As of writing, most of those devboards you can see on the market come with an application processor without modem. The ones that really see huge volumes are the ones with integrated modems, e.g. MTK processors with modem or the Snapdragon series, interestingly you are not going to get any of them for $50.

OTOH, the dev boards are the reason why people have been able to run desktop OSs on their ARM-based boards.

Do you know why no desktop software is optimized for Xeon Phi, SPARC, POWER9? Because almost nobody plays with them.

Also, many compilers are already heavily optimized for x86_64 but not so much for ARM64

If you look at the C language then there are two compilers: gcc and clang. Clang uses LLVM as its back end, and is basically an Apple project. It is heavily optimized for arm64 (guess what: Apple uses arm64). LLVM is also the back end for Rust, Julia and many other languages. LuaJIT for example is pretty good on arm64 too.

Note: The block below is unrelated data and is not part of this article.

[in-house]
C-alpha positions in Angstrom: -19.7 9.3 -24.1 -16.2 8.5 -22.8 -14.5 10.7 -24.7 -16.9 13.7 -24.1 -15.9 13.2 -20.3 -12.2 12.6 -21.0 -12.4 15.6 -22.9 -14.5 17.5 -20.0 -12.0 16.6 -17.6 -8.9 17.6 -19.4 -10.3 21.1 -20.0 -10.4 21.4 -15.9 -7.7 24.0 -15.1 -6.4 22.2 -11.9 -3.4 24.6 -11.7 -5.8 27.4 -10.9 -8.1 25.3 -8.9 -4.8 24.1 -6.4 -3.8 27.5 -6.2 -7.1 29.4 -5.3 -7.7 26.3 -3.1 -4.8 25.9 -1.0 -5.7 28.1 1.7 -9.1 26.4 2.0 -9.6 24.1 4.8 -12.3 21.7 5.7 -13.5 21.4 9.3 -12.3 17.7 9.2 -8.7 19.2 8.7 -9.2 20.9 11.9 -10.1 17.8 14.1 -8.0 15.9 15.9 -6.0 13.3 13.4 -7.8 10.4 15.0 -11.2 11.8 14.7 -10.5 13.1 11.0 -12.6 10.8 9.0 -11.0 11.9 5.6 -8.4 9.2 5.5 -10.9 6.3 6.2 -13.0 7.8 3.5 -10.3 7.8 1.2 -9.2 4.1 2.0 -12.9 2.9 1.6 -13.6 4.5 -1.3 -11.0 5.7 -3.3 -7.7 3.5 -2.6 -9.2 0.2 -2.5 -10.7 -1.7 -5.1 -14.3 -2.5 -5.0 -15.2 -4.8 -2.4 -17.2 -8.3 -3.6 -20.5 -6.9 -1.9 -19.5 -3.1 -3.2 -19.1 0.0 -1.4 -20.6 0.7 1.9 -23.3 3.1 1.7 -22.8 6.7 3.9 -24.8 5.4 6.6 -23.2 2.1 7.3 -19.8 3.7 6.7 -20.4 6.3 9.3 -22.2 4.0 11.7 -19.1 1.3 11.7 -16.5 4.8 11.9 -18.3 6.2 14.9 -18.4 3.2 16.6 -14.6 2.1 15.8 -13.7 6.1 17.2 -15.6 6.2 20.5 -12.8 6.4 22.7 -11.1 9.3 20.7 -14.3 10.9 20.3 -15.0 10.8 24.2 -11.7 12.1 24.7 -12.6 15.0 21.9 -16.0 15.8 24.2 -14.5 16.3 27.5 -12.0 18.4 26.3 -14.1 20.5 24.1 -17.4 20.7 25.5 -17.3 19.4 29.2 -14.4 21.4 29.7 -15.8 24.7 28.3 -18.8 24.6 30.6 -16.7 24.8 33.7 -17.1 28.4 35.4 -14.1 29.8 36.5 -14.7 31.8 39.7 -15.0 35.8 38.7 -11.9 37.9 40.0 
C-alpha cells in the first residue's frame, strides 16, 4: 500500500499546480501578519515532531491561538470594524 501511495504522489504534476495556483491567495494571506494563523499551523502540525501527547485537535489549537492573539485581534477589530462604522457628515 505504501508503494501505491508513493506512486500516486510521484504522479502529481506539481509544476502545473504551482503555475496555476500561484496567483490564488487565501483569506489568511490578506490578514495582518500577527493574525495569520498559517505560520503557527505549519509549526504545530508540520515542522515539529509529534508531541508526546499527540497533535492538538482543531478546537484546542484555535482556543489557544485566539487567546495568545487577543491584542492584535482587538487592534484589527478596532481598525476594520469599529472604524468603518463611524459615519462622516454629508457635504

Not true. Linaro is a thing, ARM also provides a first party compiler that is pretty good.

ARM has a team working on the arm64 GCC implementation so I expect it to be pretty well worked out like their own compiler.

When you look at hand optimised assembly in languages / library ARM is not even close to x64

and what exactly are you comparing to reach this conclusion: "and optimised assembly in languages / library ARM is not even close to x64"?

With programs like ExaGears (https://eltechs.com/product/exagear-desktop/exagear-desktop-... and https://eltechs.com/product/exagear-server/) and given a Linux environment, ARMv8 could be very powerful to replace x86 (not yet x86_64 since it's patented). You can even run Wine in the VM in near real-time. I wonder if ExaGears could be open sourced one day so we could see what magic it does to make it so fast.

Next generation or the one after will likely use RISC-V.

I think in a few decades, we'll all have in our computers a CPU, a GPU and a QPU (quantum processing unit).

We're going to reach the limit for CPU miniaturization soon.

I don't think the QPU is going to happen – quantum processing will be available, but in cloud.